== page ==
Data compiled by Multifamily NW, a rental industry group whose members include landlords and property managers, shows that between 12% and 15% of renters in Oregon have been unable to keep up with their rental payments during the pandemic. A survey conducted by Portland State University researchers found the situation to be considerably worse with 36% of 460 Oregon tenants surveyed reporting they owed back rent.

 

“Time is running out,” said Alison McIntosh, a spokesman for Neighborhood Partnerships, which runs the Oregon Housing Alliance. “With the eviction moratorium set to expire on Dec. 31, we know that renters across the state will be facing evictions very quickly, both in the middle of the worst spike in COVID cases that we’ve seen so far and the middle of winter. That is really concerning to us. We need the legislature to act to solve this problem.”

Brown extended the residential eviction ban through an executive order in September and it is possible that she could take a similar step if lawmakers don’t come to the consensus needed to warrant a special session. But the federal government’s eviction moratorium expires at the end of the year, and some observers believe that might undercut the legal standing of a new order from Brown.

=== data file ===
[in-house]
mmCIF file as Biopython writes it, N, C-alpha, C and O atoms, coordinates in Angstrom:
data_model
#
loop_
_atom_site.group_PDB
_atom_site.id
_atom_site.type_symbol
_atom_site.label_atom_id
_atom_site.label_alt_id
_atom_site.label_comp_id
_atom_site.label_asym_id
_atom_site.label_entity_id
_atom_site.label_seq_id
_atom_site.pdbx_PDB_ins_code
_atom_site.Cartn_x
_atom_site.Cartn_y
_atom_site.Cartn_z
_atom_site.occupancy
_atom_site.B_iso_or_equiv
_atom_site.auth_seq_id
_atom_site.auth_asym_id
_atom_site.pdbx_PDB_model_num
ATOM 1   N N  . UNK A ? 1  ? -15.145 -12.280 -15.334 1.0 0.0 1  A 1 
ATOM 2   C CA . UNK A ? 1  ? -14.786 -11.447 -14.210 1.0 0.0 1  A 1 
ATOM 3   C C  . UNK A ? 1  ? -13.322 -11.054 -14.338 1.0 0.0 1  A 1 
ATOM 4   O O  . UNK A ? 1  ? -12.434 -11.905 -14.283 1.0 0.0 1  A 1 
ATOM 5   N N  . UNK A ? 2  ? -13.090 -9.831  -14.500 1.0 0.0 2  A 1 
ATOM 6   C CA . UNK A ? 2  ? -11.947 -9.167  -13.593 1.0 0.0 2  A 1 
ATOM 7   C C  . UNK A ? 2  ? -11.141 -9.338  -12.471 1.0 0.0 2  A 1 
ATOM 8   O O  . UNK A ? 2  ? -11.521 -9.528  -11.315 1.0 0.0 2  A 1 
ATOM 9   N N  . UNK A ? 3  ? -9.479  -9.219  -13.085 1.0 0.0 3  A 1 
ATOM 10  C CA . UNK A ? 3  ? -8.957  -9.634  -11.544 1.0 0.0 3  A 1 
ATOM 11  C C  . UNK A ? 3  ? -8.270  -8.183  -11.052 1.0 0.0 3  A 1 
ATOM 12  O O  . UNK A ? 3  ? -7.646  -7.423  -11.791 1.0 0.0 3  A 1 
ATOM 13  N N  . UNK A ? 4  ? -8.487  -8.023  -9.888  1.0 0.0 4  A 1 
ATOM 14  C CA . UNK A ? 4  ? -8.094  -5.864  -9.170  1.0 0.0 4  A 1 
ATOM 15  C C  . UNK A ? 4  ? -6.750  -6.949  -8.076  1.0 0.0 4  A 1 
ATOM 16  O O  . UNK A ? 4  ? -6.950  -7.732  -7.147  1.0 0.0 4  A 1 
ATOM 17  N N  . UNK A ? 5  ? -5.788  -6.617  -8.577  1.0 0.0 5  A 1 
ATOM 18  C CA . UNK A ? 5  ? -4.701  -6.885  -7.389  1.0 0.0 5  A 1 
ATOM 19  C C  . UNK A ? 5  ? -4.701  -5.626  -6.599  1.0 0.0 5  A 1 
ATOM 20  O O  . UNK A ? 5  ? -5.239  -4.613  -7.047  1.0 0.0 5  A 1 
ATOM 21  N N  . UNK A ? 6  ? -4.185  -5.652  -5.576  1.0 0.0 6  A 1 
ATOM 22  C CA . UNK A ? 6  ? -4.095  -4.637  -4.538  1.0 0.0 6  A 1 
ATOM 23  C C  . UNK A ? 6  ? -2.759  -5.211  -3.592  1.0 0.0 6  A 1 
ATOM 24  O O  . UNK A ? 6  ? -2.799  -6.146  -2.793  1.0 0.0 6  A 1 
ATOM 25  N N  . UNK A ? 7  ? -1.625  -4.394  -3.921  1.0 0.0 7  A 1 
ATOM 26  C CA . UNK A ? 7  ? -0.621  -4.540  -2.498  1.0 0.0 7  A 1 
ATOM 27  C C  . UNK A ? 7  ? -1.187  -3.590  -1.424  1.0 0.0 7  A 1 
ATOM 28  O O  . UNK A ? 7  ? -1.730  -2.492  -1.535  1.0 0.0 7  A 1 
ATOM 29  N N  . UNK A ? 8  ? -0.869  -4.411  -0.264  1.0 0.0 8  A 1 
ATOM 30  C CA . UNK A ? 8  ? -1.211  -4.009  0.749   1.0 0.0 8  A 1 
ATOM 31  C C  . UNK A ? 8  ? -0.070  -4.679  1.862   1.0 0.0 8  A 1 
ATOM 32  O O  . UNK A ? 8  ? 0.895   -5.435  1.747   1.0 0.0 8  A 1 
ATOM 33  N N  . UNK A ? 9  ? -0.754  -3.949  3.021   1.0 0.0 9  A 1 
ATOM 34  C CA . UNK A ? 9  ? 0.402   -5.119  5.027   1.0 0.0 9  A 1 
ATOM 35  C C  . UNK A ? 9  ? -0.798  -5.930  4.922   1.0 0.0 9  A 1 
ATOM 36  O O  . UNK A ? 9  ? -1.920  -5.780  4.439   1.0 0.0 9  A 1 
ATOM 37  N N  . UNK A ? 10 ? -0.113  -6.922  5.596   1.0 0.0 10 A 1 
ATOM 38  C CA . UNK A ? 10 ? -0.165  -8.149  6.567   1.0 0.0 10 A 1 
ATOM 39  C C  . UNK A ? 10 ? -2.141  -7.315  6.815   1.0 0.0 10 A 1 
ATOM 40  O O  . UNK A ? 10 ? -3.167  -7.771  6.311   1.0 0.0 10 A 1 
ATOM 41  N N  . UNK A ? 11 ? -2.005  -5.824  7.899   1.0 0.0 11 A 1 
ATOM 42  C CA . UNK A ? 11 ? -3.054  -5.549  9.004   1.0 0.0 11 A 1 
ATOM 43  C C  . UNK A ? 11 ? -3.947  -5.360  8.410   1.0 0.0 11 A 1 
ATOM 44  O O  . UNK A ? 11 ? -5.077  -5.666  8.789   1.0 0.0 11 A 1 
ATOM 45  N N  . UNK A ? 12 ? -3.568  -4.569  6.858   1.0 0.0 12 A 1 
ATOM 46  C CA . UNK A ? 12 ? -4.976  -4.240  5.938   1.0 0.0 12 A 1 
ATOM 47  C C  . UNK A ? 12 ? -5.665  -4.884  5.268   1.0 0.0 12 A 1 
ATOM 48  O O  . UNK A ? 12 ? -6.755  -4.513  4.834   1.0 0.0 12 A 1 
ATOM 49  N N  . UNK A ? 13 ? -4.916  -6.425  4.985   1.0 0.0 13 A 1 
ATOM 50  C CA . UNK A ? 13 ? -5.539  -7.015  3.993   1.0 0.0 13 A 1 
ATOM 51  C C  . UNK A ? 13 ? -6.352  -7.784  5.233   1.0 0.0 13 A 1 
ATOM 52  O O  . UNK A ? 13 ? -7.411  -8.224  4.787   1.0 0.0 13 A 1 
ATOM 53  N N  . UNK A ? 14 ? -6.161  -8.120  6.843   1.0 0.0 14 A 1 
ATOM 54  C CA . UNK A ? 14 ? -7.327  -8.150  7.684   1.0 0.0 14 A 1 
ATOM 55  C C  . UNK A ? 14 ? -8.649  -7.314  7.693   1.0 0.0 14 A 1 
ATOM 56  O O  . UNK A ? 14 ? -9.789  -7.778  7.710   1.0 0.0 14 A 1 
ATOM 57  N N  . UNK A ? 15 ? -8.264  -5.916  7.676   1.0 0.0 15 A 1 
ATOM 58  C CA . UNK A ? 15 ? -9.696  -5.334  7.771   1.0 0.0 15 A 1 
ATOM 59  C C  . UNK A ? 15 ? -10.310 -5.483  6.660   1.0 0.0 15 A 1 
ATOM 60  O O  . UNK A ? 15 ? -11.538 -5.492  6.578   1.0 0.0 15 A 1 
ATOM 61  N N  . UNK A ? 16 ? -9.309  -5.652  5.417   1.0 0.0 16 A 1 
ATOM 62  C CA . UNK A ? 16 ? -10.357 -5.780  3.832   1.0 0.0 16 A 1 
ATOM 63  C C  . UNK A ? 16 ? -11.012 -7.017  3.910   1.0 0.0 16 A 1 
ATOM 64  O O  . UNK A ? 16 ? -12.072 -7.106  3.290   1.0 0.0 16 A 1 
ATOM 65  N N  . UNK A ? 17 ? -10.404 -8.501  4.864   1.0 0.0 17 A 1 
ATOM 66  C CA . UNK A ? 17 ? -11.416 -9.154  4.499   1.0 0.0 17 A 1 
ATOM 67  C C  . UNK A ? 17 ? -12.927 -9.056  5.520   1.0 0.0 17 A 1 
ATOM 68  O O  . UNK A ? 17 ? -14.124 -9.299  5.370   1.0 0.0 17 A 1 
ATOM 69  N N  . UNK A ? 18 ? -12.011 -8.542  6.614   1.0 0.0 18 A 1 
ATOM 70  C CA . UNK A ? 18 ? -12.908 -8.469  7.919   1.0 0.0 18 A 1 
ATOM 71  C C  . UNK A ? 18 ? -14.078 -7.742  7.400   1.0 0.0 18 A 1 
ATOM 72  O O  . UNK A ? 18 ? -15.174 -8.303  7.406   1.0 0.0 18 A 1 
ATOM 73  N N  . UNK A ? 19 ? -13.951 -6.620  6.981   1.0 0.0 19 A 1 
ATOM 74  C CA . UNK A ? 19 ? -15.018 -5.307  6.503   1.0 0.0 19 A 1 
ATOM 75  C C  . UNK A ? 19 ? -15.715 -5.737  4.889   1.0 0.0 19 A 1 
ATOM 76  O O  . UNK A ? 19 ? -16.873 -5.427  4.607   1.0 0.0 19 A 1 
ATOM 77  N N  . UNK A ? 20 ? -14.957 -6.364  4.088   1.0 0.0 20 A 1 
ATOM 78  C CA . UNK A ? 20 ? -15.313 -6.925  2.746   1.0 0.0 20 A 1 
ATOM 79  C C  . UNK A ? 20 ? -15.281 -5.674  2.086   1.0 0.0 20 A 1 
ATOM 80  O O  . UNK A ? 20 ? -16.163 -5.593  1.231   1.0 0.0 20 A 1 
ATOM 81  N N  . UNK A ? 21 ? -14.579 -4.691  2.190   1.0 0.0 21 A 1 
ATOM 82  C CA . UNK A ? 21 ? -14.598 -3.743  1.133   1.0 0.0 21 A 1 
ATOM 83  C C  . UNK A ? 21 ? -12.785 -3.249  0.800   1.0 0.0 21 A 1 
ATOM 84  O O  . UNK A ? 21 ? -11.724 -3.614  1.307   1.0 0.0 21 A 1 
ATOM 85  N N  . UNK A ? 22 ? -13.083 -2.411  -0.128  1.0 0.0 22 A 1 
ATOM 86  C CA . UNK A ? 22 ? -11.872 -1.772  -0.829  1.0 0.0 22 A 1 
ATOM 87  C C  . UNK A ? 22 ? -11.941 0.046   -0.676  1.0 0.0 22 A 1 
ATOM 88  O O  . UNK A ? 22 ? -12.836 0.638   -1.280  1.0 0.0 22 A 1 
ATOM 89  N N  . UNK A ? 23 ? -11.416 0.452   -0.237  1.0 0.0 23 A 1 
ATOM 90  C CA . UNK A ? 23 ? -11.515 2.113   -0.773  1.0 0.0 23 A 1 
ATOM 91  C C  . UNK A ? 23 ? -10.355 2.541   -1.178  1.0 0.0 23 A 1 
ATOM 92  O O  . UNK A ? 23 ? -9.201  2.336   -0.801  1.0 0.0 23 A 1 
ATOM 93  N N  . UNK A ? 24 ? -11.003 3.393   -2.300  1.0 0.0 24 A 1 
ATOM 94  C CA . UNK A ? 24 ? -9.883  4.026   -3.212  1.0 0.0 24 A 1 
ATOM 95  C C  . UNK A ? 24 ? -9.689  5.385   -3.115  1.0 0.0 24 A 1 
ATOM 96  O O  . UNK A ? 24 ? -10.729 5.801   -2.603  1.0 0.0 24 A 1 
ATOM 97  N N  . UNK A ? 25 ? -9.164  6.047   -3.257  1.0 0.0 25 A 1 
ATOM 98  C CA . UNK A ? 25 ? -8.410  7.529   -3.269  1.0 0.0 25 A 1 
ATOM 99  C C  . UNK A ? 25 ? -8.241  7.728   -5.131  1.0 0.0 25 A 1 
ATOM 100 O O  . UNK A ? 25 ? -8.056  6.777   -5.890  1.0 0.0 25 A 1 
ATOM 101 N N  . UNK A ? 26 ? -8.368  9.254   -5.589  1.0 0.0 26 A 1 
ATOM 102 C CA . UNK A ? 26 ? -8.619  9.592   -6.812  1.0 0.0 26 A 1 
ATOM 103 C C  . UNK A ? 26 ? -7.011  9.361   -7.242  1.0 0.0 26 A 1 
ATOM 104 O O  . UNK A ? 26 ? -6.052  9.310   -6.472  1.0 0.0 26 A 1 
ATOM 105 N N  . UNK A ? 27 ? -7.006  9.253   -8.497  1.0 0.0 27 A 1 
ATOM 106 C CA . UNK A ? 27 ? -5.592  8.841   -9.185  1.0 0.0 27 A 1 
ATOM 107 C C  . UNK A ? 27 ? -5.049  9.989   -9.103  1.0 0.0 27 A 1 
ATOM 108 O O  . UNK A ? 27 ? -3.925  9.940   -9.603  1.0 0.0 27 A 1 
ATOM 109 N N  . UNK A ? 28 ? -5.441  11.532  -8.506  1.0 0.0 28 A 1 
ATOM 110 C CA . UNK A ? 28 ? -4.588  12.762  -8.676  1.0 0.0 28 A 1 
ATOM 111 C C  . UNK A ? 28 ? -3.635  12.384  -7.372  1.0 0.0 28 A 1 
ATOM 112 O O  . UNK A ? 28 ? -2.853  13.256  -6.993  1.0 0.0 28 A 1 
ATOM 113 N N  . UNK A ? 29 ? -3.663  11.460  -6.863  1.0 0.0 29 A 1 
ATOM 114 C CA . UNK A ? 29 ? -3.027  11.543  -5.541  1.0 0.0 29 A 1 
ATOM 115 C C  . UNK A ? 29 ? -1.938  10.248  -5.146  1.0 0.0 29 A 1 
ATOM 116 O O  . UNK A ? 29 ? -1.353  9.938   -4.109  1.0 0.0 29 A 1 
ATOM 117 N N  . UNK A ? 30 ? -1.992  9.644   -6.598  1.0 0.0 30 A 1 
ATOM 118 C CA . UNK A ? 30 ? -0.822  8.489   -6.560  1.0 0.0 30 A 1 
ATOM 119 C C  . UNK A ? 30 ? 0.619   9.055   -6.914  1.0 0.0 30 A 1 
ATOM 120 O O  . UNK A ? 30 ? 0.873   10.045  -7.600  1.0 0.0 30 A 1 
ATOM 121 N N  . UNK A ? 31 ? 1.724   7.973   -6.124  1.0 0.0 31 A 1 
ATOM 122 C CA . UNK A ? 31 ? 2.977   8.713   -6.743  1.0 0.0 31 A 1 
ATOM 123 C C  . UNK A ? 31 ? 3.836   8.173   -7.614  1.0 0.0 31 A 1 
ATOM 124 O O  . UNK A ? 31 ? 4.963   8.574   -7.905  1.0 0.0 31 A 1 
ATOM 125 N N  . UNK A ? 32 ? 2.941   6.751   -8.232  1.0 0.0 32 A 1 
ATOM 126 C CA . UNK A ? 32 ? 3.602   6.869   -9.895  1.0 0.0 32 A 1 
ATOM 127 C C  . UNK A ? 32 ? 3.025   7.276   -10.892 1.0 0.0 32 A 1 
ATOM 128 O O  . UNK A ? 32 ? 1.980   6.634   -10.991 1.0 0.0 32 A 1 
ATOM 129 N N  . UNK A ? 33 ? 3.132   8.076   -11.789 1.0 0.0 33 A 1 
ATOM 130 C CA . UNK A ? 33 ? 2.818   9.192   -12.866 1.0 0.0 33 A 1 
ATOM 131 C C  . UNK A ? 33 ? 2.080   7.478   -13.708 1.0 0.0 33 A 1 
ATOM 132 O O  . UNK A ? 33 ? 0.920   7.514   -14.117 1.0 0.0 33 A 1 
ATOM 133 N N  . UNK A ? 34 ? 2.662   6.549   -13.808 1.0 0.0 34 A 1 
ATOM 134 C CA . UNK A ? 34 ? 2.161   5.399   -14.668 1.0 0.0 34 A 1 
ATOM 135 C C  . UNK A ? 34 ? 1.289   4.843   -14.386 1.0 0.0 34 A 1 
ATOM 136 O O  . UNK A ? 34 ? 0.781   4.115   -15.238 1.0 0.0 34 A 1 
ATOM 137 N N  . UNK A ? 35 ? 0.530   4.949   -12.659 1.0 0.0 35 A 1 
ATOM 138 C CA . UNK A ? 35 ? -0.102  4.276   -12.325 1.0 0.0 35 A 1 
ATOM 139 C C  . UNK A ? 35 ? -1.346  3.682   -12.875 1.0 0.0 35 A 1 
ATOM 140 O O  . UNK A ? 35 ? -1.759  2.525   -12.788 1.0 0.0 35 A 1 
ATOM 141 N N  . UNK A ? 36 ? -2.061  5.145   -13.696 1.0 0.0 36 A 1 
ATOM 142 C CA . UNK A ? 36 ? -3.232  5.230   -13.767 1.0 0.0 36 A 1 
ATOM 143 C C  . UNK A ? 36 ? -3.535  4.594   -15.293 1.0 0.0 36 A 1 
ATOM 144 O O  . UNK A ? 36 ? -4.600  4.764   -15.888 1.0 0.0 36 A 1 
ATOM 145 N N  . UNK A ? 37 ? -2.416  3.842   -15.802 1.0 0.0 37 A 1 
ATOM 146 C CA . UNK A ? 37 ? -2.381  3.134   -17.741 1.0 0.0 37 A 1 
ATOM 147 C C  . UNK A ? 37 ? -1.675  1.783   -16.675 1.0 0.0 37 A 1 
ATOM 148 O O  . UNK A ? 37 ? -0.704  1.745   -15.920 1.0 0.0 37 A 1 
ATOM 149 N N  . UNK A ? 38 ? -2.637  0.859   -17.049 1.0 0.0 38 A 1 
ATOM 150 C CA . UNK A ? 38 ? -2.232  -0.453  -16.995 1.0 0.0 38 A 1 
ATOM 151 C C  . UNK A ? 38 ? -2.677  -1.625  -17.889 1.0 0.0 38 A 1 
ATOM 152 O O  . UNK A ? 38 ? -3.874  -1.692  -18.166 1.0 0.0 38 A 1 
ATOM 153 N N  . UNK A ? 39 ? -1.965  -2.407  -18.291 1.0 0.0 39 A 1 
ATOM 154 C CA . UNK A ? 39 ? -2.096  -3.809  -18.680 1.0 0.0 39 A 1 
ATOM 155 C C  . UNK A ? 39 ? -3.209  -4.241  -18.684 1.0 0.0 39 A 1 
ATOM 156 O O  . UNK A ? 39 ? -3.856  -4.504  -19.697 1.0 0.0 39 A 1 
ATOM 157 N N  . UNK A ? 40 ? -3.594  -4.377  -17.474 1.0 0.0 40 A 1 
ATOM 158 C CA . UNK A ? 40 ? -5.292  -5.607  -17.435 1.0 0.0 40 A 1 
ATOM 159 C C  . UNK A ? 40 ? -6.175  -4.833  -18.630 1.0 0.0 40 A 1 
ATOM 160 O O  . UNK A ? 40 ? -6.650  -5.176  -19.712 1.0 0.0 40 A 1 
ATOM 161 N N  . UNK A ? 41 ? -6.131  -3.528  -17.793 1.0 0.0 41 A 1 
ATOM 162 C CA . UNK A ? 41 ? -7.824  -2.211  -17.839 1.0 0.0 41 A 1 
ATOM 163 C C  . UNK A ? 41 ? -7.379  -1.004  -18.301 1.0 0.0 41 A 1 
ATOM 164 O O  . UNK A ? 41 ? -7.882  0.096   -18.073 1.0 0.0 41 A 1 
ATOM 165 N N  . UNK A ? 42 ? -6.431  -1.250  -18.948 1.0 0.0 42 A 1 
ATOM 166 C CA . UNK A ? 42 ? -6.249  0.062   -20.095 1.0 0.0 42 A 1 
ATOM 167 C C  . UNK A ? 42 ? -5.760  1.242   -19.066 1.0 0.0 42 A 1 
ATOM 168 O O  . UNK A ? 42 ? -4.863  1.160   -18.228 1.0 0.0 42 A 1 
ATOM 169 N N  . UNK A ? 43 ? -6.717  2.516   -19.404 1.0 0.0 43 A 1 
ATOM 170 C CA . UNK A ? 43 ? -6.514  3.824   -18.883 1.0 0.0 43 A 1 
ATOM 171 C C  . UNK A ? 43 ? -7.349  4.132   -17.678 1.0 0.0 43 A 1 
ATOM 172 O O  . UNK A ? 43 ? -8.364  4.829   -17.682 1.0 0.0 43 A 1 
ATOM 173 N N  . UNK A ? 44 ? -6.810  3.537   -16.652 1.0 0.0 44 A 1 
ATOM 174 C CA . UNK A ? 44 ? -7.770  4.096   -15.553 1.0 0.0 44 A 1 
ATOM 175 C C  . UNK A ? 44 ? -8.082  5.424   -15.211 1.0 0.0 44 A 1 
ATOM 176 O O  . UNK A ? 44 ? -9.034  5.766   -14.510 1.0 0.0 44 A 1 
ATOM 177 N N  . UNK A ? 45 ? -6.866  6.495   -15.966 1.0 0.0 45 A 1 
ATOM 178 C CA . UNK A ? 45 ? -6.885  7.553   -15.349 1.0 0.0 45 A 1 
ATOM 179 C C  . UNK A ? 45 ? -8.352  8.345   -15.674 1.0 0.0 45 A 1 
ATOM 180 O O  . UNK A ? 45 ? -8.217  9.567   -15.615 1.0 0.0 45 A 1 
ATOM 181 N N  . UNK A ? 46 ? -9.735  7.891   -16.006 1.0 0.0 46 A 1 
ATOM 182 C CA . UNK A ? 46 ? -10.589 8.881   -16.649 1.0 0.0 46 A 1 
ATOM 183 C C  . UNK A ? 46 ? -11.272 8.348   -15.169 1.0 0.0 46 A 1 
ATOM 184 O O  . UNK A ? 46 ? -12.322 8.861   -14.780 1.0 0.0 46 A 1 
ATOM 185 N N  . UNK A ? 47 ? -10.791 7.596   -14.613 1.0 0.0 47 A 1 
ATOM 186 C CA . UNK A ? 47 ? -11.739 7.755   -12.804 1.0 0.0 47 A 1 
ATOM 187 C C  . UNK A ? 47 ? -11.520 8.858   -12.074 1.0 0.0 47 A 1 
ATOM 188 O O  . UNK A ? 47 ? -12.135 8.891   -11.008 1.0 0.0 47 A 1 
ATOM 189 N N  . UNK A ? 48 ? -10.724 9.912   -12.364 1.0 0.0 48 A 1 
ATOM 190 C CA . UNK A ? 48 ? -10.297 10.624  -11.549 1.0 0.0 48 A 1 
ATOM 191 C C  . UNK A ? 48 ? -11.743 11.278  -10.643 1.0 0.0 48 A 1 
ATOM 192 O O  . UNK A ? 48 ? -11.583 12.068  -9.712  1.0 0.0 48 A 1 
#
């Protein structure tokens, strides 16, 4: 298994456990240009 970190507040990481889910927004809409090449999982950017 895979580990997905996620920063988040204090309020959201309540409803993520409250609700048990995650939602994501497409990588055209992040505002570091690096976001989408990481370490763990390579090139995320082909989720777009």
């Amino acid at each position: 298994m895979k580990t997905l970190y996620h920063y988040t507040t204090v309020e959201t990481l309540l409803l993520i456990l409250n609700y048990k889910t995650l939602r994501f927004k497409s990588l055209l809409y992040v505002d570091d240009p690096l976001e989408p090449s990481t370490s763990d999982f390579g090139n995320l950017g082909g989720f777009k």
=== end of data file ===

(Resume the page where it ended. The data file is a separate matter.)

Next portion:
Rep. Julie Fahey, D-Eugene, the chair of the work group who developed the House proposal, said a legislative solution would be better than an executive order because Oregon could pair the moratorium with financial help for landlords.

“I can’t think of a more compelling reason to come into session than to keep people housed during the pandemic,” Fahey said. “We think at least 20,000 Oregonians will be at risk of facing homelessness come Jan. 1 if we let the eviction moratorium expire without further action. There’s a real sense of urgency to take action to address this looming eviction crisis.”